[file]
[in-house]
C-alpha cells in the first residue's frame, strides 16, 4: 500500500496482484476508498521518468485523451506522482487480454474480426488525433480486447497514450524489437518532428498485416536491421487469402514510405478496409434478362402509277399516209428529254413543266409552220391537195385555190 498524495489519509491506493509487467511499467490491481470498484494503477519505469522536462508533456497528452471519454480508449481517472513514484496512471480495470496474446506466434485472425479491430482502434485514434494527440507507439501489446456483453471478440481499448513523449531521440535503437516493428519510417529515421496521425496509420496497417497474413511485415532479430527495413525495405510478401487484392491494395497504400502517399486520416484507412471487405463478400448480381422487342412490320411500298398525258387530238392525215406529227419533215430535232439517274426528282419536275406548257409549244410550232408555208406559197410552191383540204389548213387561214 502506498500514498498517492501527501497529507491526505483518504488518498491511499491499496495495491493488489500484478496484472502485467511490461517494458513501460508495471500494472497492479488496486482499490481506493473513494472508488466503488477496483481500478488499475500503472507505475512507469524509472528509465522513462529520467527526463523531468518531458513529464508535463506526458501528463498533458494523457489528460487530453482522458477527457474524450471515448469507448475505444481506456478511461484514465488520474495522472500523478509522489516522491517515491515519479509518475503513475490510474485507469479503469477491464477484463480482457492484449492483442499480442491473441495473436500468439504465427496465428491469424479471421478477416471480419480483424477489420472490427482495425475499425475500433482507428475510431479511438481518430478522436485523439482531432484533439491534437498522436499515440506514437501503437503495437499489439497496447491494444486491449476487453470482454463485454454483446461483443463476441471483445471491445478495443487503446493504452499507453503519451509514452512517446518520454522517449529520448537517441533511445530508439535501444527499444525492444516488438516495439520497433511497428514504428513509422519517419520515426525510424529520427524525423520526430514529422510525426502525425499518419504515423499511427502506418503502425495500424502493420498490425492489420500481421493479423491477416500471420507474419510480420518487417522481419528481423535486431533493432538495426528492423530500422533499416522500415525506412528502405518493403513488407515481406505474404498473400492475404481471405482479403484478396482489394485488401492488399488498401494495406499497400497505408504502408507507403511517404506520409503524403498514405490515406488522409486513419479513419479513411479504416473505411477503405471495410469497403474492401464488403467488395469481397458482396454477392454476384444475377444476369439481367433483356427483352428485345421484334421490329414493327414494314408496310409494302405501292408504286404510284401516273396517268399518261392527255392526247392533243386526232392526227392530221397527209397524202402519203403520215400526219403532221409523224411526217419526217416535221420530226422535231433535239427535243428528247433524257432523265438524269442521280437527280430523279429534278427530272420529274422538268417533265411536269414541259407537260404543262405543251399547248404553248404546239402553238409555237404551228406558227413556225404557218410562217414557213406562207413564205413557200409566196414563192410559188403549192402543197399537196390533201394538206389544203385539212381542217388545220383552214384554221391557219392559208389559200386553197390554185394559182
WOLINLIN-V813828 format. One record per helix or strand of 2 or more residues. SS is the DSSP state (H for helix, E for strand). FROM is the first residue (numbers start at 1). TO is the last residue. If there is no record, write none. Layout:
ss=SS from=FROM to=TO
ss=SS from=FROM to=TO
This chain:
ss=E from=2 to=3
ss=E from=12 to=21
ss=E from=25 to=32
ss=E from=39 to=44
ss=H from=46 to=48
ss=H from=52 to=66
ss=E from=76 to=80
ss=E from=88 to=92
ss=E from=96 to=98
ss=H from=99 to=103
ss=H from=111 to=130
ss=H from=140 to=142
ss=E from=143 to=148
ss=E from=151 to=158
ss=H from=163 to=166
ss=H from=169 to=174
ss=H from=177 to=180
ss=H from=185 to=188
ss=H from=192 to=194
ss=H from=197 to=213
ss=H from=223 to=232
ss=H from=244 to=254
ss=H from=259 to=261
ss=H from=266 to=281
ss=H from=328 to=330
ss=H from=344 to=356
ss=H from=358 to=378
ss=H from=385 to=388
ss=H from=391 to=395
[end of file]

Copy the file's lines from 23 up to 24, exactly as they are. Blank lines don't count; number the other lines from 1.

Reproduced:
ss=H from=177 to=180
ss=H from=185 to=188